The Blueberry News
Official Newsletter of the Florida Blueberry Growers' Association
Fall Issue, 2002
Editor: Jeff Williamson (Professor, Horticultural Science Department, IFAS, University of Florida)
Officers: Jerry Mixon, Jr. (president), Dean Deihl (vice president), Sheri Brothers (secretary and treasurer), Jeff Williamson (educational program
director and newsletter editor).
Board of Directors: Jerry Mixon, Jr., Dean Deihl, Ken Patterson, Jimmy Miller, Gerald Mixon, Bob Payne, Steve Blount and Paul Lyrene.
Disclaimer: The information in this newsletter was selected with good intentions by the editor It does not necessarily reflect the opinions of the editor, the Florida Blueberry
Growers' Association or the Association Directors The reader should not assume that the information presented in the newsletter is being recommended for his or her farm Especially
where pesticides or growth regulators are mentioned, be sure to follow their labels exactly If you have comments, corrections, or suggestions regarding the newsletter, please write to
Fall Blueberry Short Course
Polk County Ag. Center
Building 1710 Stuart Center
1710 Hwy 17 South, Bartow, Fla.
Thursday, October 24, 2002
5:00 p.m. On-site registration preregistrationn required for dinner).
5:30 p.m. Dinner Compliments of Richard Fiorelli, Douglass fertilizer and Chemical, Inc. and Darrell Thorpe, Exacto, Inc.
6:15 p.m. FBGA Business Meeting Mr. Jerry Mixon, FBGA president and grower, Haines City, Fla.
6:30 p.m. Welcome Mr. Chris Oswalt, extension agent, Polk County Extension Service, University of Florida, Bartow, FL.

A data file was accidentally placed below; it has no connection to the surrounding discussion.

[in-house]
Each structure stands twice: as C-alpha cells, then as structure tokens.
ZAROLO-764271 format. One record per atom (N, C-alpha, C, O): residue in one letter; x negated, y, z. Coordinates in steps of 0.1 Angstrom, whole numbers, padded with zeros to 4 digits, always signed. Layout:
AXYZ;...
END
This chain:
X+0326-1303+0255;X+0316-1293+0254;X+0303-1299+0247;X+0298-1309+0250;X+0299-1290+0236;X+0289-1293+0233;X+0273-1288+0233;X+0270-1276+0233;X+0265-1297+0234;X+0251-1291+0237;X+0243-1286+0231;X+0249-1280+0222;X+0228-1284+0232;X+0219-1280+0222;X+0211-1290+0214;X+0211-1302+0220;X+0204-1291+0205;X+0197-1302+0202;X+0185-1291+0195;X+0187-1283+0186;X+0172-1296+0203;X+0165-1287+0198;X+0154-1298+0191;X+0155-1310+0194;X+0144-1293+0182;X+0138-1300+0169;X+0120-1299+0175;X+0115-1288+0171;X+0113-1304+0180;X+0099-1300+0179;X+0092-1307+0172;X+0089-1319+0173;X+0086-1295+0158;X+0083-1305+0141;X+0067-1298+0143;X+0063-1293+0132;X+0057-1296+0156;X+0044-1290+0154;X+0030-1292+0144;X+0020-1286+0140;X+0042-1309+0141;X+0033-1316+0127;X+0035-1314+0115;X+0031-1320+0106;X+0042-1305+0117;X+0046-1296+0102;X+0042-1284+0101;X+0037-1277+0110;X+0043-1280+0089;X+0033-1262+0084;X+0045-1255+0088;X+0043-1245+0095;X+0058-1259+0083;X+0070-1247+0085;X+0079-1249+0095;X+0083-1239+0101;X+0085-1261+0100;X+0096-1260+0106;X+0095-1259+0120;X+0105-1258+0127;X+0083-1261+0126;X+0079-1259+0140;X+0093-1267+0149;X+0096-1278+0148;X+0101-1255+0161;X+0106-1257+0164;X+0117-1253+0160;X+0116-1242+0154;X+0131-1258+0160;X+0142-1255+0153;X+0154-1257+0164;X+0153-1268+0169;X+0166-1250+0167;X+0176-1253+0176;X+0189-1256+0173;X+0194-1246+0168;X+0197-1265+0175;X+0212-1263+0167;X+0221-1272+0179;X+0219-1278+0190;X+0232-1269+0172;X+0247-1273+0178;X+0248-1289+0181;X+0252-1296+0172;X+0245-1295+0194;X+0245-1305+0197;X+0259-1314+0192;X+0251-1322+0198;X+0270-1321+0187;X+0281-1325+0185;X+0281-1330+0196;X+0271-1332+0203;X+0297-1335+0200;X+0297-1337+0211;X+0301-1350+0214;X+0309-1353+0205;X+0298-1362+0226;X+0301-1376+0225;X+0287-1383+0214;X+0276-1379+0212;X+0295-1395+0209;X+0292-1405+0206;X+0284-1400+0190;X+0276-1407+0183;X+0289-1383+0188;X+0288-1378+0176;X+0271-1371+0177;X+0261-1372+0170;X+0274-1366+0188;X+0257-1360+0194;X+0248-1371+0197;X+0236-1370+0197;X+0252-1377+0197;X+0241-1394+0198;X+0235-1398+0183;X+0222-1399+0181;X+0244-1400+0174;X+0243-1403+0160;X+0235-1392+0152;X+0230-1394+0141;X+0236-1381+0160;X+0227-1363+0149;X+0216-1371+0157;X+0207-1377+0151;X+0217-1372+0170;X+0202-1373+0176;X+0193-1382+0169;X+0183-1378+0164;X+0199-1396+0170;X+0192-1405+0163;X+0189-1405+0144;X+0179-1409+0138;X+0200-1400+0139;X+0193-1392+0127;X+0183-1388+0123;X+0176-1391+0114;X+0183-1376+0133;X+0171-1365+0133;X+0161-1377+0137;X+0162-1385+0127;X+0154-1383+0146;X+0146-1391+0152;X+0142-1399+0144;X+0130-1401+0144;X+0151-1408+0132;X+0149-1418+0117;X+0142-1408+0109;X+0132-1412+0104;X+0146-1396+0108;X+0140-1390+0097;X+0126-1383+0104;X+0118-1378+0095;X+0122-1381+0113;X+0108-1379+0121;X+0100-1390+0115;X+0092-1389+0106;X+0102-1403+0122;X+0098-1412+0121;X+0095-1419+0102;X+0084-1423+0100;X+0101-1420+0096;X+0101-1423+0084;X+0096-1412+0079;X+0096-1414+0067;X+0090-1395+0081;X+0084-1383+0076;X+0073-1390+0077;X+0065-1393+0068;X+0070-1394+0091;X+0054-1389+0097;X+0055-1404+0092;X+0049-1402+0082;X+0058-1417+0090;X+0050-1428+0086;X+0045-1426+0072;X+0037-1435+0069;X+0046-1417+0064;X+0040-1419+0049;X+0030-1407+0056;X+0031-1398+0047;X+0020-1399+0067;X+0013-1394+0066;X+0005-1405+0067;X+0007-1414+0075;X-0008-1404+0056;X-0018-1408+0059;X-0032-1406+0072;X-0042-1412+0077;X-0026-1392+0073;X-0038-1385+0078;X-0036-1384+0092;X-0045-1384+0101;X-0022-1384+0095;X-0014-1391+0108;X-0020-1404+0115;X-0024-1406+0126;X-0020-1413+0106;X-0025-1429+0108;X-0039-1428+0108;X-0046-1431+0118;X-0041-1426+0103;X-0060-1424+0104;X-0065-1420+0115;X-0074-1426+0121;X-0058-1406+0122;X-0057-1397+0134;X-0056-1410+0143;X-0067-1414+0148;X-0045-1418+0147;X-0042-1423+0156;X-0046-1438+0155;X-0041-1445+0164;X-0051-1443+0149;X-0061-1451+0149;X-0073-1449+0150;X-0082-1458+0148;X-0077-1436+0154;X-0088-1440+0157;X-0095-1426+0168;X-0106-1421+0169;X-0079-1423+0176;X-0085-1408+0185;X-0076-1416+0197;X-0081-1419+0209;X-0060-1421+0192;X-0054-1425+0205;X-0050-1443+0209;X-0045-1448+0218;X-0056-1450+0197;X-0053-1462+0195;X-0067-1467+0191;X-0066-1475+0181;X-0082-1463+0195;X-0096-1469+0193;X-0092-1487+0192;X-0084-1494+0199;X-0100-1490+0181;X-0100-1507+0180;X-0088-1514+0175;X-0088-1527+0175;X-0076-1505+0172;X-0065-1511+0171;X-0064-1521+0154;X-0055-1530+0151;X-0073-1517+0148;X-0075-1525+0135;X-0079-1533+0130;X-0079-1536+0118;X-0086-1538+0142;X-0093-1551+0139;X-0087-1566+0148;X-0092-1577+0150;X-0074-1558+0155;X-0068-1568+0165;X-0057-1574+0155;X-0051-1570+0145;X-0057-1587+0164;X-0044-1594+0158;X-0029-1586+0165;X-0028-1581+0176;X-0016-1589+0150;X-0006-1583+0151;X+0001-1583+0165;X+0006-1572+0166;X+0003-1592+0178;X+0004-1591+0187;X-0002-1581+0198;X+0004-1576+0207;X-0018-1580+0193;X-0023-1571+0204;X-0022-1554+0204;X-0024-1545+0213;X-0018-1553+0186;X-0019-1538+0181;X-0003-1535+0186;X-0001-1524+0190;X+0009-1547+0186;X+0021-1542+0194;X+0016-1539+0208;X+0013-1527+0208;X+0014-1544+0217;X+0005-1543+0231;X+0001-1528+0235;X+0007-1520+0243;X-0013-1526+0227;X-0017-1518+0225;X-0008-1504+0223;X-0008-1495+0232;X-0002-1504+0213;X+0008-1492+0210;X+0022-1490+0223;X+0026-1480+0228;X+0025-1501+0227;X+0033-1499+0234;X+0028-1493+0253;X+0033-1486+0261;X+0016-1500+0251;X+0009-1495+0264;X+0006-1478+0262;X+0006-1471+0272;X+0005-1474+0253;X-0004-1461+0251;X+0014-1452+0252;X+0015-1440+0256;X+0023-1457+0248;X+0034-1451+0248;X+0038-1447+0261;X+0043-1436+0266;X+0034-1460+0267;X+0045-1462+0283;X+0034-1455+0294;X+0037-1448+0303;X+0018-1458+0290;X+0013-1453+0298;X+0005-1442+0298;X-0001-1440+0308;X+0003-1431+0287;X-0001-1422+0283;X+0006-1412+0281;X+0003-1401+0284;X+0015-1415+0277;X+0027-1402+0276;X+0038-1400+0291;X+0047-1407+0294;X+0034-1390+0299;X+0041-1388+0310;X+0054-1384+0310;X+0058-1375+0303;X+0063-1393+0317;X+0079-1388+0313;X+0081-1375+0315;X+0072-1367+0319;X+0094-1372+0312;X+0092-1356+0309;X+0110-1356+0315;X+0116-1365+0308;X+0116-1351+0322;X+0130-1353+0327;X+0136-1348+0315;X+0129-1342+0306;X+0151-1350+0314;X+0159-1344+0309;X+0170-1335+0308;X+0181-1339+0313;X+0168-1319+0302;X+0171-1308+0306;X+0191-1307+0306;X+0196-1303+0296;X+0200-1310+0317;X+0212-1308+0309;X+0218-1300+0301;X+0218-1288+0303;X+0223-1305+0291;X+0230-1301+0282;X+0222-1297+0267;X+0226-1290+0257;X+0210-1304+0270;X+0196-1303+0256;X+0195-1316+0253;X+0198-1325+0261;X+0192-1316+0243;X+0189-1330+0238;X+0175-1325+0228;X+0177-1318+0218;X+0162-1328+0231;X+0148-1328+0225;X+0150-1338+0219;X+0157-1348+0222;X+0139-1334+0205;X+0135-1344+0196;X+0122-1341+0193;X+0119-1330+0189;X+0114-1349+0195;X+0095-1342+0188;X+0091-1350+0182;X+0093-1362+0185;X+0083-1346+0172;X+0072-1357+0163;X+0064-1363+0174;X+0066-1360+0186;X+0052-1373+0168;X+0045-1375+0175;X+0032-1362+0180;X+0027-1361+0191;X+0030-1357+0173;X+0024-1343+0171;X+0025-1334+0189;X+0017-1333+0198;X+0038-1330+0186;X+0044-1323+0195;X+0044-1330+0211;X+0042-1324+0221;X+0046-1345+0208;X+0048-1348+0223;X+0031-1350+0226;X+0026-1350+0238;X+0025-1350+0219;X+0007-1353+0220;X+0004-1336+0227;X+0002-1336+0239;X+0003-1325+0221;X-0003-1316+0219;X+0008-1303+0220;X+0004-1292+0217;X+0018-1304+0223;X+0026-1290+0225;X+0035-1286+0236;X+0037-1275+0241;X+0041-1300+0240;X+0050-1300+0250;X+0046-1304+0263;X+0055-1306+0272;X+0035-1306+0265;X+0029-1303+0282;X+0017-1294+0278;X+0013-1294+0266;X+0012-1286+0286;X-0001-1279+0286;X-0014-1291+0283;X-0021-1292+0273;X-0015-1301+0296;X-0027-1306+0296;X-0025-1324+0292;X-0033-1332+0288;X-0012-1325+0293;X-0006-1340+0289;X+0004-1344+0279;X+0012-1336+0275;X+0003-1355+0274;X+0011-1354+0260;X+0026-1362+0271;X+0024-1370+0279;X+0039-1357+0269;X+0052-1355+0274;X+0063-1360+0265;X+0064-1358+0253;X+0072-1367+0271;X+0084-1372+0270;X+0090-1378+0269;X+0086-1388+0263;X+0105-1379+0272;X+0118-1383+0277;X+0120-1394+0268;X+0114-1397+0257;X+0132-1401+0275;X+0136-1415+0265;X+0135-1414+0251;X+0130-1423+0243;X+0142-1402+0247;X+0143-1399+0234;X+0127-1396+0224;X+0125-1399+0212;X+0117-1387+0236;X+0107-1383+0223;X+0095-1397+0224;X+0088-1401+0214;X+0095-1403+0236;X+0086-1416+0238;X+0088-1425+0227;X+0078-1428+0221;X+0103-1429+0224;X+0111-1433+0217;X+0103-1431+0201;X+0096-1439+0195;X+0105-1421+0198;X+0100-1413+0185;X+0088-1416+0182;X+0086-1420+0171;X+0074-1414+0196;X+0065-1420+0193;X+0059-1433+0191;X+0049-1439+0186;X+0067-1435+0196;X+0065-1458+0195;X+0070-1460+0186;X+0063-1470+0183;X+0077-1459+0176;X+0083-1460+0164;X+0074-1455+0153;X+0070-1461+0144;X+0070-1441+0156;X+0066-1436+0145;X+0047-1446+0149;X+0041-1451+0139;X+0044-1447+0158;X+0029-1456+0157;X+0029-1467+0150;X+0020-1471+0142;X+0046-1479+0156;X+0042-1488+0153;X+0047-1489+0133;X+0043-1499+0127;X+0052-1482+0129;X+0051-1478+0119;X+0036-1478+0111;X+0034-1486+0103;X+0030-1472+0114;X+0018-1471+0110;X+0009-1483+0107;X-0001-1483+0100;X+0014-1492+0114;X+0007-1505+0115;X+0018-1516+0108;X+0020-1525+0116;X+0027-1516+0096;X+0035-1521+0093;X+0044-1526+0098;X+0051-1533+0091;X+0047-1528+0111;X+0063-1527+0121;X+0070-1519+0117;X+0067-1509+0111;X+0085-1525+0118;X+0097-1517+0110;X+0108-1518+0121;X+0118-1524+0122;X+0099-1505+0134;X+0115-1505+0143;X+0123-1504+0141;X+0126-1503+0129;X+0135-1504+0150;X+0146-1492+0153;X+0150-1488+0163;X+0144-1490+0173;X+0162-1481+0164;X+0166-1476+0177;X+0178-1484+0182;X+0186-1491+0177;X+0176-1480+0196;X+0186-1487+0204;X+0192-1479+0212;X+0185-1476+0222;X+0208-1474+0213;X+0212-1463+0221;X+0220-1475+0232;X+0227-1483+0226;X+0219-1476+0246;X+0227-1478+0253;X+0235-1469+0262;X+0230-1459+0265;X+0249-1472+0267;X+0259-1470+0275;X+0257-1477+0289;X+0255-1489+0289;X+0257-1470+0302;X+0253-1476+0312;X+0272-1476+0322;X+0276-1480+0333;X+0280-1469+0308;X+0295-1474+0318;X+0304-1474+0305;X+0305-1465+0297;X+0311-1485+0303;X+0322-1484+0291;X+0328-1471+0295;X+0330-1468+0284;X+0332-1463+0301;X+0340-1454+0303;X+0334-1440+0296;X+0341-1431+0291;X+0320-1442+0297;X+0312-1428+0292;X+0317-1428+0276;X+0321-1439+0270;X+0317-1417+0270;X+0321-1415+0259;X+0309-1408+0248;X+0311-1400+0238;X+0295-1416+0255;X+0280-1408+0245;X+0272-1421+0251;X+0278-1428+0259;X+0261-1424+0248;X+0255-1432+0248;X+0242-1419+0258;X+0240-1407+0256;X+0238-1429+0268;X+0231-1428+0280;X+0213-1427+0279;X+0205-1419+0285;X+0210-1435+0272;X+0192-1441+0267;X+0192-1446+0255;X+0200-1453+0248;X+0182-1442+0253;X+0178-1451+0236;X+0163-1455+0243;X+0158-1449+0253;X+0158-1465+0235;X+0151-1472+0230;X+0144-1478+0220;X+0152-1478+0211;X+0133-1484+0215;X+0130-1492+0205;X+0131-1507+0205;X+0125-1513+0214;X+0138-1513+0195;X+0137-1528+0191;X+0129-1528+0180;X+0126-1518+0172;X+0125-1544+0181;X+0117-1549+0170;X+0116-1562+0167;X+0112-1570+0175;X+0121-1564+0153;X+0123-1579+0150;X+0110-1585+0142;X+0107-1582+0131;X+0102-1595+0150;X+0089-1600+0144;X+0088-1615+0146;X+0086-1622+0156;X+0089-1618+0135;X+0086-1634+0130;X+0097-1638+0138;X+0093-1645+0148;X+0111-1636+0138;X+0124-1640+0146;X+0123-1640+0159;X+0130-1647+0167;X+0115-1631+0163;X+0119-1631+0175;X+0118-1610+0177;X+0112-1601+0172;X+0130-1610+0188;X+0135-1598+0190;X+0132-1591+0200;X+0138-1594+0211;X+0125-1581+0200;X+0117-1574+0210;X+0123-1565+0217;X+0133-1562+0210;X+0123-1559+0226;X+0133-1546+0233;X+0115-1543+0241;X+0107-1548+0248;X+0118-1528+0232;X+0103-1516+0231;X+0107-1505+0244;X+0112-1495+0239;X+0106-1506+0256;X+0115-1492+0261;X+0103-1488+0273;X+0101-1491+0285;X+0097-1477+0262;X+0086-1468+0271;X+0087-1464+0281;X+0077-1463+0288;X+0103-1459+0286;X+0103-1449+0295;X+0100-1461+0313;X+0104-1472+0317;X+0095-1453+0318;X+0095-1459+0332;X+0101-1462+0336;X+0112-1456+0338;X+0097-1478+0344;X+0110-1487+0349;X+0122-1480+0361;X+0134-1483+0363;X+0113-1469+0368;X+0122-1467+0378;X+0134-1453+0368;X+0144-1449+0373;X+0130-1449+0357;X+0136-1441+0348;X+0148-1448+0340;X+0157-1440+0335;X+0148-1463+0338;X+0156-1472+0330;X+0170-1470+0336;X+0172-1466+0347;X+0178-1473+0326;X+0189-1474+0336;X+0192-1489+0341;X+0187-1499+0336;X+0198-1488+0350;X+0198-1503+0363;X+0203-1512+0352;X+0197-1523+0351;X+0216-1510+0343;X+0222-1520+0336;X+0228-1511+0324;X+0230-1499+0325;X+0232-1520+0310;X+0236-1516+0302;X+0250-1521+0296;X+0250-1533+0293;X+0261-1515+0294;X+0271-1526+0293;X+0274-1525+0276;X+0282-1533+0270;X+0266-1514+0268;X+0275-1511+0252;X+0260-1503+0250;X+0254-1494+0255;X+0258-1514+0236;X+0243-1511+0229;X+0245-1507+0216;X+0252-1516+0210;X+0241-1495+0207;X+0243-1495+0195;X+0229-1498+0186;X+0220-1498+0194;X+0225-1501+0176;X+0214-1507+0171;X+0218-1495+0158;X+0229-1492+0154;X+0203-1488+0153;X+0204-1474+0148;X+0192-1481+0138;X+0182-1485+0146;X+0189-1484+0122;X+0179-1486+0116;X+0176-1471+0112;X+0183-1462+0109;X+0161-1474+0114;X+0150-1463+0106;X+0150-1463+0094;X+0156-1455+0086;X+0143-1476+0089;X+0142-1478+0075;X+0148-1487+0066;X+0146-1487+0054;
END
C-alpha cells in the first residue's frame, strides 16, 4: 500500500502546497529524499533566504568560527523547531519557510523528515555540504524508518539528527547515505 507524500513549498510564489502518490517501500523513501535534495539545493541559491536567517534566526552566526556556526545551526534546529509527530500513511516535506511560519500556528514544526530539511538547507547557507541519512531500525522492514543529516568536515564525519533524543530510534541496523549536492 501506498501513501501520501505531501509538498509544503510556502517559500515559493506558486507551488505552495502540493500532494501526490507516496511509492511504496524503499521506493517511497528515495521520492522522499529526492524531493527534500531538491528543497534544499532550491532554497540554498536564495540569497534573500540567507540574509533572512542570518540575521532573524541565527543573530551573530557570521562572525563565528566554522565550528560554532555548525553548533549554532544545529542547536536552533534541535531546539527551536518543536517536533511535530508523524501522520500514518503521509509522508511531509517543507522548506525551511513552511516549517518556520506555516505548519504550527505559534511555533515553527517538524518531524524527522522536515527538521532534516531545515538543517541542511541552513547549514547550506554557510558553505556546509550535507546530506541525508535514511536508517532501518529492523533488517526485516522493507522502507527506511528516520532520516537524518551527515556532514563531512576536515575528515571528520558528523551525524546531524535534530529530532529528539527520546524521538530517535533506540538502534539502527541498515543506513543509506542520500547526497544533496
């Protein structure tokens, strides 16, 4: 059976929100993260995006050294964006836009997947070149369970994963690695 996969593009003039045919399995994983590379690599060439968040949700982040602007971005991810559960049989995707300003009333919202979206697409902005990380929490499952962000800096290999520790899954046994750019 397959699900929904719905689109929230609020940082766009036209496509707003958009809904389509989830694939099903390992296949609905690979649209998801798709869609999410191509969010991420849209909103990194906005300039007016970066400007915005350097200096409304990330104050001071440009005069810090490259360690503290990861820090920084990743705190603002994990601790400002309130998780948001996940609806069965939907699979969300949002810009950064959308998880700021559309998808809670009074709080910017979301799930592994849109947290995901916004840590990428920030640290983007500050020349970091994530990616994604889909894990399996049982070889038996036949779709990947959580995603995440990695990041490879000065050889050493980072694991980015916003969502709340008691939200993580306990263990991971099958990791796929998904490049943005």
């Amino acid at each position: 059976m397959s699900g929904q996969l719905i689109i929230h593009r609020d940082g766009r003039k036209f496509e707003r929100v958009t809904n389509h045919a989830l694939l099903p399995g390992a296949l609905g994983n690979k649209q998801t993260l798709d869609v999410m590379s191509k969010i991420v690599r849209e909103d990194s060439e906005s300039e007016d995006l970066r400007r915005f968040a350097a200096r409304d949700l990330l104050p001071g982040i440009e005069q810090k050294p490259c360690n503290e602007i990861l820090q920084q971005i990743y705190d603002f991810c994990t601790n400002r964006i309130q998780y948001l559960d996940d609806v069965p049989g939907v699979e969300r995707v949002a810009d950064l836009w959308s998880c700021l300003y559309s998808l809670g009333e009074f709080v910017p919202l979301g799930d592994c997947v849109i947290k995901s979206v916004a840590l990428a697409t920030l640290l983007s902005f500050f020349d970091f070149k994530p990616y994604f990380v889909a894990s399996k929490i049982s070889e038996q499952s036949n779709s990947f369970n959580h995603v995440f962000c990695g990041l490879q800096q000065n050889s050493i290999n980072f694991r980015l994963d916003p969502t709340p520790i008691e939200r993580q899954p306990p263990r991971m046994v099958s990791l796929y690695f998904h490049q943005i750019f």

6:40 p.m. Update on leaf disease control Dr. Jeff Williamson, extension horticulturist, Horticultural Sciences Dept., University of
7:00 p.m. Developing monitoring techniques for early detection of blueberry gall midge and thrips in
southern highbush and rabbiteye blueberry plantings Dr. Oscar Libard, extension entomologist, Dept. of Entomology and
Nematology, IFAS, University of Florida, Gainesville, FL.
7:20 p.m. Improving water quality for blueberry growers in Florida Mr. Mark Greeff, former blueberry grower, Douglas
Fertilizer and chemical, Inc.
7:45 p.m. Blueberry varieties and the Florida blueberry breeding program Dr. Paul Lyrene, blueberry breeder,
Horticultural Sciences Dept., University of Florida, Gainesville.
8:05 p.m. Effective use of Dormex in Florida blueberries: What do we know and where do we go from here? -
Dr. Jeff Williamson, extension horticulturist, Horticultural Sciences Dept., University of Florida, Gainesville.
8:30 p.m. Availability and distribution of Dormex in Florida Mr. Rick Hill, Fresh Berries, Inc., Jacksonville, Fla.
8:45 p.m. Raffle prize drawings Adjourn
More Information About the Meeting
Admission to the meeting is free. However, FBGA will be accepting new memberships and collecting
membership dues from those who have not paid for 2002. We will also be accepting donations to the
blueberry research fund and selling raffle tickets for valuable door prizes.
Preregistration is required to receive a free dinner at the meeting. You may register at the door, but meals
are not guaranteed to those who do not preregister. To receive a complimentary dinner, we must receive
you r preregistration form by Monday, October 21.